Kirsty van den Bulk: It does. I can remember the little bits we did, and it is about kind of realigning, and as you said, relearning. And some people will think it’s mumbo jumbo but it really isn’t. It kind of links back to Taylor Ism and a whole load of other things. That I know some people don’t like Taylor ism, but obviously, as actors, we studied that. So, it’s just really interesting to hear you talk about it. And I’d like to touch slightly onto the Bates method just so that people understand what it is, and then, um, ask you about your AHA moments.

Kevin Wooding: Ask me about what? Sorry?

Kirsty van den Bulk: Aha moments So, where you’ve headed up, actually, maybe just how the song came about that we’re going to play at the end of the episode.

Kevin Wooding: Absolutely, yes. Okay. So, I was just going to mention one more thing about the technique. There has been a very good longitudinal study done for it in relation to back pain. It was very successful.

Kirsty van den Bulk: Shying away there.

Kevin Wooding: Yeah, I just remembered you’ve told me this yesterday. I’ll look forward to you when you come for your lesson. Um, uh, it was about 500 people, or over 500 people going through lessons. But they also did it in relation to massage, GP led exercise. They had a scheme where they did six, um, weeks or six sessions of Alexander, followed by GP led exercise that was quite successful. So, the, uh, average the control group average number, uh, of days of back pain per month was 21. And with the GP led exercise, that went down to eight. Uh, with the Alexander plus GP led exercise, it went down to eight. GP led exercise alone had virtually no beneficial effect. Maybe three or four days, maybe 18 days a month or something like that. I can’t remember exactly. The people who did massage was about 15 days a month, and the people who did 24 lessons, it was three days a month. Cost effectiveness meant that they went for the six lessons plus GP led exercise as the best way to do it. Uh, thriftily but, uh, it’s very effective. It’s wonderful.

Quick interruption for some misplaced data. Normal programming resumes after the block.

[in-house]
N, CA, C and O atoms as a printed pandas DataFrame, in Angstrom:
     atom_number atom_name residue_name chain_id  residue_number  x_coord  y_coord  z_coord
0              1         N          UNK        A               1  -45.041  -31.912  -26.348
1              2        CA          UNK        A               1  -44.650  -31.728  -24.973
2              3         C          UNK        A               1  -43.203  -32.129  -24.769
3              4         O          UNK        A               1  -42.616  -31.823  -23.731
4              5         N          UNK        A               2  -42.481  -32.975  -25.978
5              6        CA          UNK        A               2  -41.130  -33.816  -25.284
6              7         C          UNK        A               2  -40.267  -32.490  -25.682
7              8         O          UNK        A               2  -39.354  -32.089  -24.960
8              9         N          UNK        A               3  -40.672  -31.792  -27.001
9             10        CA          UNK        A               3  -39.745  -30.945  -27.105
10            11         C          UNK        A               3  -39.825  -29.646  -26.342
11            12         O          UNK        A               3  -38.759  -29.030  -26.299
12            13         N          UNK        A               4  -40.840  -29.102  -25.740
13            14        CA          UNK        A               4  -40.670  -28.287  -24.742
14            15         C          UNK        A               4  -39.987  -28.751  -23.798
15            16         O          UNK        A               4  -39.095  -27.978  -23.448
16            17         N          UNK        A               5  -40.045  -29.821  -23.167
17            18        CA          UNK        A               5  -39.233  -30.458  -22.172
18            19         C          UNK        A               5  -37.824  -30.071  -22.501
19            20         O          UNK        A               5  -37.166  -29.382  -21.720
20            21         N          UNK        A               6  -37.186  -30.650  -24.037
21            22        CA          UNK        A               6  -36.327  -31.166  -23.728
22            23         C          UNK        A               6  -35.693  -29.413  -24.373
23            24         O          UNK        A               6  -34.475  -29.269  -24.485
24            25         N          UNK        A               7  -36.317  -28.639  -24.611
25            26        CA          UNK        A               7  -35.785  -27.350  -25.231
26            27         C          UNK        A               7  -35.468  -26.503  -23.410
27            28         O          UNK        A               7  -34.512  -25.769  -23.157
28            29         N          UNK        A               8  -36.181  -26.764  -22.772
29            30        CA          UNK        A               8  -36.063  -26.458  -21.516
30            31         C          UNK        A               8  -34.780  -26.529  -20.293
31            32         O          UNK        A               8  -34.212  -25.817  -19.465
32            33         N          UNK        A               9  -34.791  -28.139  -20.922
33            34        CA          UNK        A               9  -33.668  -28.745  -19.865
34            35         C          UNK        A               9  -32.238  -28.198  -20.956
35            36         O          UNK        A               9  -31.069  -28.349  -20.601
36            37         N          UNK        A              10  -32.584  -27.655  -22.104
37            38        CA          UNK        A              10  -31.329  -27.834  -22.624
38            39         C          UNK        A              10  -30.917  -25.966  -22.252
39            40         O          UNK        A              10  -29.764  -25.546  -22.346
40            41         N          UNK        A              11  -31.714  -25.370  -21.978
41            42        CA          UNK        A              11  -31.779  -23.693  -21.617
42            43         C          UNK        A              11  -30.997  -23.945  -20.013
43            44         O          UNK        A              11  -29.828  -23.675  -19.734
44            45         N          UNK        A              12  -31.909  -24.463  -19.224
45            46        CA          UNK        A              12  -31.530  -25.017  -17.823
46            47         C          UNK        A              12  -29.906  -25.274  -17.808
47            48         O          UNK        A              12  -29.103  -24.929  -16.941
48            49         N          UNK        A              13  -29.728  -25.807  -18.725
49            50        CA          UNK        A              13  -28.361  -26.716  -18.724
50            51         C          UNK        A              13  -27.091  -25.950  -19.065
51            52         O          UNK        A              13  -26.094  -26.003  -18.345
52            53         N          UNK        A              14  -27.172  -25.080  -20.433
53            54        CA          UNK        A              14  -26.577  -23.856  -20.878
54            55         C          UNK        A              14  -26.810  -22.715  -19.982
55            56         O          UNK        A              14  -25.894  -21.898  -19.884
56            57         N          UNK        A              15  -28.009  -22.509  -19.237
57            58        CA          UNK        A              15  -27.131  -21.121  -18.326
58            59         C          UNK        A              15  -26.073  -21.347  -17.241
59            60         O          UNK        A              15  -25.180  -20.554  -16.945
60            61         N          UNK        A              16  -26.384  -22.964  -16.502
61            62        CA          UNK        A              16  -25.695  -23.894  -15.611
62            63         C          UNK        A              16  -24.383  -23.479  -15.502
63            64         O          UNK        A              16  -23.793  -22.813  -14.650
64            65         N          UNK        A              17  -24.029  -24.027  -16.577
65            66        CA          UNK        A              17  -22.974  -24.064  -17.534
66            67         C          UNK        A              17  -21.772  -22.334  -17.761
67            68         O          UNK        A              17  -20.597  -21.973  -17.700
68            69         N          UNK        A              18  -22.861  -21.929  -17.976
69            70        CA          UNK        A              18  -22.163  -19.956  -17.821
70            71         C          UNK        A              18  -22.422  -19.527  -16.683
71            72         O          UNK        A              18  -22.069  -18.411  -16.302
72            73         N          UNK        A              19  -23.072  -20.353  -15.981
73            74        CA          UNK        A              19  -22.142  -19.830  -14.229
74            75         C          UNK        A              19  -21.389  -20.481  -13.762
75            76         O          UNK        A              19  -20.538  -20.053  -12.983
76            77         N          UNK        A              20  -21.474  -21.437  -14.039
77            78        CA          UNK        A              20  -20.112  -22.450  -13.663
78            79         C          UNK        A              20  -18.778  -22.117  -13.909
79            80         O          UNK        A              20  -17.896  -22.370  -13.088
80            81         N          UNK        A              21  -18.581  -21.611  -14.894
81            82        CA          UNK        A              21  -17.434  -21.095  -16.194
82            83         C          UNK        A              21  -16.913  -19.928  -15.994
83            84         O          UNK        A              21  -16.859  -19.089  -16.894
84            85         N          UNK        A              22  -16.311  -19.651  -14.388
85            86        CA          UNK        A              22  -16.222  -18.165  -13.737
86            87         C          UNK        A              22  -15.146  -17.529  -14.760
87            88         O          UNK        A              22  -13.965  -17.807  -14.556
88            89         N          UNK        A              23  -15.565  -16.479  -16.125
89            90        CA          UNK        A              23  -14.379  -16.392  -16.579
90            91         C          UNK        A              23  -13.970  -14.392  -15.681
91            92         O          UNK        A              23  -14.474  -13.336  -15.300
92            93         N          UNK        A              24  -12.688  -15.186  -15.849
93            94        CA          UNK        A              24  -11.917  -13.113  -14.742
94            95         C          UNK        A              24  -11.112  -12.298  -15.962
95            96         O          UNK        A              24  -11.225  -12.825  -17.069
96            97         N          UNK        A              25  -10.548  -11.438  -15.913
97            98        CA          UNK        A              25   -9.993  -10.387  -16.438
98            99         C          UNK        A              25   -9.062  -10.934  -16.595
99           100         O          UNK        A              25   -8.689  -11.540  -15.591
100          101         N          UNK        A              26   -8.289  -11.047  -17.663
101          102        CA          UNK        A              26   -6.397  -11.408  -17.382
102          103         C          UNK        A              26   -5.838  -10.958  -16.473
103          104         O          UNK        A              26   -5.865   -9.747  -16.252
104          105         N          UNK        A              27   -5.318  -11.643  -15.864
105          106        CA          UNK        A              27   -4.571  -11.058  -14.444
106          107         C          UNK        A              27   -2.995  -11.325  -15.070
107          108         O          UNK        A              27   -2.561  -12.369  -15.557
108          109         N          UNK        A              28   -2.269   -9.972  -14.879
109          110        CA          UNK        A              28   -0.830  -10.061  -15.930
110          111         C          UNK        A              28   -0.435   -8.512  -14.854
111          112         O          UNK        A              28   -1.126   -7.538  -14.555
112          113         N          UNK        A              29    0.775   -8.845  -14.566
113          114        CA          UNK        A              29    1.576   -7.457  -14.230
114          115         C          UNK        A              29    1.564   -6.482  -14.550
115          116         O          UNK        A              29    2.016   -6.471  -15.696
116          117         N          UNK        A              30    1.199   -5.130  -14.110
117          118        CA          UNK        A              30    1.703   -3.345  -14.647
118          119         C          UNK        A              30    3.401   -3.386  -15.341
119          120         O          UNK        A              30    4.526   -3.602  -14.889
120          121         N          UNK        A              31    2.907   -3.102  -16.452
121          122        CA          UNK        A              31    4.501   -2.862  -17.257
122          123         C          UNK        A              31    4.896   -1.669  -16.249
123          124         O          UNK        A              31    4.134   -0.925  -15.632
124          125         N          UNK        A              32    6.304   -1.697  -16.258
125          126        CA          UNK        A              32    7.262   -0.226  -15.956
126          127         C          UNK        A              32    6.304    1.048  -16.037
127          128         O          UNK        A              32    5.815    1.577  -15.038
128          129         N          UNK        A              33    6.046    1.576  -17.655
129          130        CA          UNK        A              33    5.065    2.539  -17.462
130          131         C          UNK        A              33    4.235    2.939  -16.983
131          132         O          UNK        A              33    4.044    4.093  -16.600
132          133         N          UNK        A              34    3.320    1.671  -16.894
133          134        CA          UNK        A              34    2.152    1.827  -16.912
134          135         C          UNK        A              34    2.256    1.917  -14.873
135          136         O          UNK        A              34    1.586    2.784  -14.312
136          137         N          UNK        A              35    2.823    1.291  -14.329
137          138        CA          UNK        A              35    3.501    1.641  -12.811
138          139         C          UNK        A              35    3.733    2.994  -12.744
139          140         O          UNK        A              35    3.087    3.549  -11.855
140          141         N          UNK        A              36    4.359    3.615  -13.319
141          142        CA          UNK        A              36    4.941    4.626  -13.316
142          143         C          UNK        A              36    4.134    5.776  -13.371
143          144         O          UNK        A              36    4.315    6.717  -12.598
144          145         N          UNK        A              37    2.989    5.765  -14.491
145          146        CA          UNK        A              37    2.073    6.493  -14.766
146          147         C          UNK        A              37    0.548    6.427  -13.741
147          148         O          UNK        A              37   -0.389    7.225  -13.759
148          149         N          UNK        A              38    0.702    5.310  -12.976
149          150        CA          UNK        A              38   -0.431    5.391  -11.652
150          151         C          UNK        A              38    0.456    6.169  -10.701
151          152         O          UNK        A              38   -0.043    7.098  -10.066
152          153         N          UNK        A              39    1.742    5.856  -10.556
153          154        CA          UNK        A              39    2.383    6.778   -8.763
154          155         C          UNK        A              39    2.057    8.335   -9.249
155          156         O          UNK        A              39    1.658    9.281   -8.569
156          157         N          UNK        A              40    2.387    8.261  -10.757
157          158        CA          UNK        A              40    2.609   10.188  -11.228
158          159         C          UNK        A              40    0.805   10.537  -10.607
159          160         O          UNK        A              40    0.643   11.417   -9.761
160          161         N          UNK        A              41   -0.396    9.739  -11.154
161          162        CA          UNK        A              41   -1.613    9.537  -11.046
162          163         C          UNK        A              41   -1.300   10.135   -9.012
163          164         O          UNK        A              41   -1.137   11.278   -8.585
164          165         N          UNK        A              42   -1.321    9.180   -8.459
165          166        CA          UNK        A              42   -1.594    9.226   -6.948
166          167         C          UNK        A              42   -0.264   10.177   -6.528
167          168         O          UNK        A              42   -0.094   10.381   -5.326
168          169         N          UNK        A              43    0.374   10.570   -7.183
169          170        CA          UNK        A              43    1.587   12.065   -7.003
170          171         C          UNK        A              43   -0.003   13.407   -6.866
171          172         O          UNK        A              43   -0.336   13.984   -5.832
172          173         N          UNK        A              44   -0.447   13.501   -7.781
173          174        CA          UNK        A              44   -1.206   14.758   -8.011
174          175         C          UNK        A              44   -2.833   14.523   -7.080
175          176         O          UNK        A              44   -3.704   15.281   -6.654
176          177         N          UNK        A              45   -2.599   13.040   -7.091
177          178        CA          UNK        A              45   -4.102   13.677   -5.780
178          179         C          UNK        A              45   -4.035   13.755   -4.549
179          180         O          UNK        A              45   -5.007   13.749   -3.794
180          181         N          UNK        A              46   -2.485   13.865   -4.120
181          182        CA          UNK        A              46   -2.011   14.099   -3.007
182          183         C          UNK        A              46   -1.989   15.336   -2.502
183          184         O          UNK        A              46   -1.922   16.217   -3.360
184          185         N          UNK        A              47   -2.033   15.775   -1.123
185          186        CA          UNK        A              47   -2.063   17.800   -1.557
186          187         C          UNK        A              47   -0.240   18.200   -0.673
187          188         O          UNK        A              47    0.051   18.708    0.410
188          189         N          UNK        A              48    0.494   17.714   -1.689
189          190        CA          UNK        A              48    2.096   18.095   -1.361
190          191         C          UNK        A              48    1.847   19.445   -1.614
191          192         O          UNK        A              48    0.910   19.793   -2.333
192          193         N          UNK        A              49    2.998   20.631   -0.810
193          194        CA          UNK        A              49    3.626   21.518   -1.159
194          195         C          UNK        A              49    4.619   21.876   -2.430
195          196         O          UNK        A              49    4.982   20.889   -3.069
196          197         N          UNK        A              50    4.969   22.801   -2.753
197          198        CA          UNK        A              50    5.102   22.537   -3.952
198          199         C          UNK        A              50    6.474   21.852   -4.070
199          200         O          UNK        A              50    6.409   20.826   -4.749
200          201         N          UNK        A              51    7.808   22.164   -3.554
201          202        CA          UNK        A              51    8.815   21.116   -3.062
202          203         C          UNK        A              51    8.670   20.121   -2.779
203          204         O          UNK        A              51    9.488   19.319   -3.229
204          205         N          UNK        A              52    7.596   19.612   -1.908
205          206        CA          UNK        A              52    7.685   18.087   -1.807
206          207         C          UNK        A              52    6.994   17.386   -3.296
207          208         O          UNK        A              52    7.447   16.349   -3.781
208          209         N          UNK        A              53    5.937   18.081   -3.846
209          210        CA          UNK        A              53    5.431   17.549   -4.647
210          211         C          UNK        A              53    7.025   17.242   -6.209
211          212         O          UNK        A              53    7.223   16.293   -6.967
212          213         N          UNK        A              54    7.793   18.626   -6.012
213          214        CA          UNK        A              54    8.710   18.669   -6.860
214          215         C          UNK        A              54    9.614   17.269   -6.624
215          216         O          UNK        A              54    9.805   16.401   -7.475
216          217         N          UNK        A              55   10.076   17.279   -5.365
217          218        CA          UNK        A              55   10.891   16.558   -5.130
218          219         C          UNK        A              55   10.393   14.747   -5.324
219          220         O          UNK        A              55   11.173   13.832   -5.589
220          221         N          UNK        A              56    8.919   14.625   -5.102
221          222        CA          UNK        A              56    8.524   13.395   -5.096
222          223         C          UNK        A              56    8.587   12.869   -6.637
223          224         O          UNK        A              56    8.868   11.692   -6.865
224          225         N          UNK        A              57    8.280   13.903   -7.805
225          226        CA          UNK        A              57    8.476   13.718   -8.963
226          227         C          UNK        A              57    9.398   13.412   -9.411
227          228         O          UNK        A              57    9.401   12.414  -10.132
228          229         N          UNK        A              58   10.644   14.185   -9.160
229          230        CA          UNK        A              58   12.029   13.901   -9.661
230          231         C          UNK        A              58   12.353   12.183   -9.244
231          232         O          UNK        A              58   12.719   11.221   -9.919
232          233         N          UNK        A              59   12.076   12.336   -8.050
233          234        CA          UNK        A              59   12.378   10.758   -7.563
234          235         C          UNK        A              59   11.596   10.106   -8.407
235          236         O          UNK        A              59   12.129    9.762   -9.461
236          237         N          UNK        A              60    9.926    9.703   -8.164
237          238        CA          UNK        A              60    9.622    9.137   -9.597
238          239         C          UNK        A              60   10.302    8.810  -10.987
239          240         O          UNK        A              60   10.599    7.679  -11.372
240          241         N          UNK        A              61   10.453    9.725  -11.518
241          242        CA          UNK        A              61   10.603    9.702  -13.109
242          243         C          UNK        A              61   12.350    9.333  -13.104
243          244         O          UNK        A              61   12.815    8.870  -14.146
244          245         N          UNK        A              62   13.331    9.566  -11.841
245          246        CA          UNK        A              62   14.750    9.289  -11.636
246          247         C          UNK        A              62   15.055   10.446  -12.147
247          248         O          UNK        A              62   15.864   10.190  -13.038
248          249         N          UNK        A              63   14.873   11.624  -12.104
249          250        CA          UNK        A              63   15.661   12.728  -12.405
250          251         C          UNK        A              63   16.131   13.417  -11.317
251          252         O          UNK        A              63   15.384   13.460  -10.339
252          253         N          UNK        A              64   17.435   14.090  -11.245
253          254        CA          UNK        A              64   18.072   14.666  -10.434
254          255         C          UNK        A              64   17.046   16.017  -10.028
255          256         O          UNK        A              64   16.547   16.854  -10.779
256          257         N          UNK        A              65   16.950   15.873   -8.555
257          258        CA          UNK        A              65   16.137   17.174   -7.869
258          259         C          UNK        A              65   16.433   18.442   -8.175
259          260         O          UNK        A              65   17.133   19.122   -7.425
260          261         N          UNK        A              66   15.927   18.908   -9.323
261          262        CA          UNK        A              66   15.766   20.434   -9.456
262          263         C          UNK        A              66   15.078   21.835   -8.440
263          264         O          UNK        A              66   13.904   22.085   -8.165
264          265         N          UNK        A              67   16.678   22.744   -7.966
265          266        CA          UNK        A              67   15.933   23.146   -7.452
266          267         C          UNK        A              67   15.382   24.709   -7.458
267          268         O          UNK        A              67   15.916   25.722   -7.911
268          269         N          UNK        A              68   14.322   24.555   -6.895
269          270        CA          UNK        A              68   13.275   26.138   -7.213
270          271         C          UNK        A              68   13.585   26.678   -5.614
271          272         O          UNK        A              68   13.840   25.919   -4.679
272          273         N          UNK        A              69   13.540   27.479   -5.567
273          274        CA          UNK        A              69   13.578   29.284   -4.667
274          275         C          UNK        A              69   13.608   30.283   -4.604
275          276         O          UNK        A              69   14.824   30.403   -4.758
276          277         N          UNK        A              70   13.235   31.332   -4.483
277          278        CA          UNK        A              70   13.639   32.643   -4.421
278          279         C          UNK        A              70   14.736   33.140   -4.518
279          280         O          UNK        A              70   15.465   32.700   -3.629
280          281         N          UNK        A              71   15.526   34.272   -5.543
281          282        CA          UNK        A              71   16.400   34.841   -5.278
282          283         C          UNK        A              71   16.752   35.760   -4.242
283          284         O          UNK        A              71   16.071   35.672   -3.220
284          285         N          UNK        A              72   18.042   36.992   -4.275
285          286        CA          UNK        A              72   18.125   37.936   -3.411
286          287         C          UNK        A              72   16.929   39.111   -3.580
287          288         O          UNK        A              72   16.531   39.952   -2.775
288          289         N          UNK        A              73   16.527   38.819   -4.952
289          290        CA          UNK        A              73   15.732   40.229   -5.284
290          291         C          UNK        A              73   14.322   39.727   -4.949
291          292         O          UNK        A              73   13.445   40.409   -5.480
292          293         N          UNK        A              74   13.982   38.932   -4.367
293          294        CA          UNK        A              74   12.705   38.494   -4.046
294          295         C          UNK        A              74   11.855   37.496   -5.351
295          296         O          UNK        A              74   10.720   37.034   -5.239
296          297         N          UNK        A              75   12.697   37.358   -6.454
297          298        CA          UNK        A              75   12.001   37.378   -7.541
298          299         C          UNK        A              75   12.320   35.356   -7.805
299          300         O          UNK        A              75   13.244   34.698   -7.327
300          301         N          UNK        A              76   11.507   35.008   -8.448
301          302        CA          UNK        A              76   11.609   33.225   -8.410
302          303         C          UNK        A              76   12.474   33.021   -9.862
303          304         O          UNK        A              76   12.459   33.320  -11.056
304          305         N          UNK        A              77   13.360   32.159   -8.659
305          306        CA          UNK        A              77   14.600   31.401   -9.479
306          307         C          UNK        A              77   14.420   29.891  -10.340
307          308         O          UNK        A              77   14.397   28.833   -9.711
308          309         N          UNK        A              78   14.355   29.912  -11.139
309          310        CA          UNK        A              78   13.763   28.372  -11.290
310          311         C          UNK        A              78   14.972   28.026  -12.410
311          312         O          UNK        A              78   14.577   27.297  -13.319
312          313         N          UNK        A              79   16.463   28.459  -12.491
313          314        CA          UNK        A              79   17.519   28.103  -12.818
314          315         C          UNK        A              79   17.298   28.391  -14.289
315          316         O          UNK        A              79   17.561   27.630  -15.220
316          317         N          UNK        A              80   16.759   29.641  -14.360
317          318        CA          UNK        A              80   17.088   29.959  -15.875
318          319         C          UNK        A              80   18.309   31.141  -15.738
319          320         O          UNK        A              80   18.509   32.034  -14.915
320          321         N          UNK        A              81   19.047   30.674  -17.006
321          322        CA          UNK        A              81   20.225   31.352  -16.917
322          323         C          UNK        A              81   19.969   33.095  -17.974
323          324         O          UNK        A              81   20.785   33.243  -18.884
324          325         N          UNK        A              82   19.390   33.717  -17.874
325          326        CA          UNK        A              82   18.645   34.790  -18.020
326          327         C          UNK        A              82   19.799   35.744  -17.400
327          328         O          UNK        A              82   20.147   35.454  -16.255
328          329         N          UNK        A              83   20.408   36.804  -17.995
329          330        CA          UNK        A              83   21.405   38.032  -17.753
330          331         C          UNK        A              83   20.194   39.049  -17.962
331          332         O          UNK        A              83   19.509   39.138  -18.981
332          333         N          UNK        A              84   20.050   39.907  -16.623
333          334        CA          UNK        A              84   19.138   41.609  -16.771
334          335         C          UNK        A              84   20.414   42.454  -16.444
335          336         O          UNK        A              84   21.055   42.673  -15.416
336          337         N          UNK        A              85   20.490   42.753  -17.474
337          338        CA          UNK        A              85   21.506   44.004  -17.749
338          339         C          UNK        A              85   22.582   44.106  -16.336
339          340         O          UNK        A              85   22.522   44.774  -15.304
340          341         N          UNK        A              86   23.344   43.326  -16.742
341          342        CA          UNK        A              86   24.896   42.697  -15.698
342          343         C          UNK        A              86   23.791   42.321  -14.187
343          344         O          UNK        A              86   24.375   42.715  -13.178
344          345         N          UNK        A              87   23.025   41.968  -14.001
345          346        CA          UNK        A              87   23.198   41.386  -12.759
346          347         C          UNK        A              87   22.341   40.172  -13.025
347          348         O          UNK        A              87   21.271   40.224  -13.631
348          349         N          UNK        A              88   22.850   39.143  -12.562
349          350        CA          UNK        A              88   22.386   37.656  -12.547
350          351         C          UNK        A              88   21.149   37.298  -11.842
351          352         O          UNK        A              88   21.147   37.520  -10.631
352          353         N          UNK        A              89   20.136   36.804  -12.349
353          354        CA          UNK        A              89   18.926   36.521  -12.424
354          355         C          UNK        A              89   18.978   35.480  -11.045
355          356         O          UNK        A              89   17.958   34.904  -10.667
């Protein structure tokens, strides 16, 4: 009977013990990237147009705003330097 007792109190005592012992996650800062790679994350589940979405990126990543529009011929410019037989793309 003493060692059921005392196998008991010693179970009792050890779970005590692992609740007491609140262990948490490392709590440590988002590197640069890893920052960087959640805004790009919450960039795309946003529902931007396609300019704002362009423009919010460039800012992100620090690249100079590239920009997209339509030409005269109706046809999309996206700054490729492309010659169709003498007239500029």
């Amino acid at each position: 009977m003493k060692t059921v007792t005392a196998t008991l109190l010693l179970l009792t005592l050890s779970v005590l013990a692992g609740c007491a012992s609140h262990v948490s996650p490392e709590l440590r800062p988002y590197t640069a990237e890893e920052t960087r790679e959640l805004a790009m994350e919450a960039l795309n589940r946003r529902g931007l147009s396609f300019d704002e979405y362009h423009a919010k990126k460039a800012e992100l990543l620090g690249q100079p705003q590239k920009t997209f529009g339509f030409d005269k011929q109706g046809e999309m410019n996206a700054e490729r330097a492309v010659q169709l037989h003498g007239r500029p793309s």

Kirsty van den Bulk: Brilliant. Thank you. And yes, I do look forward to relearning how to align the body so that I don’t ever go back to where I was a couple of months ago. Yes. All right. Point taken. Is, what are you on there? Everyone knows the Baits technique because I can see that we’re running out of time. So, I want to touch on the Baits technique, and I want to hear about your AHA moments.
Kevin Wooding: Yes. Okay. Um AHA moments. You have to remind me what those are. Um, so with the vision work, uh, it was an Alexander technique that I first experienced a shift in my vision, um, quite dramatically. So, I was brought up from the table, um, maybe several months in, and I could see perfectly. I talked before about the prescription I had. Um, I didn’t know what to do with this kind of knowledge that stress had caused my vision to deteriorate. Uh, so when that happened, I thought, oh, there must be some system that actually looked into eyes and how the eyes relate. And so, I went into looking at this vision work, uh, hard to summarize in just a few words. How many minutes have we got?

Kirsty van den Bulk: We’re okay. I’m not going to cut the I want to touch on everything there, because what you do is extraordinary. There is nobody that I know that does what you do, which is why I asked you on the show.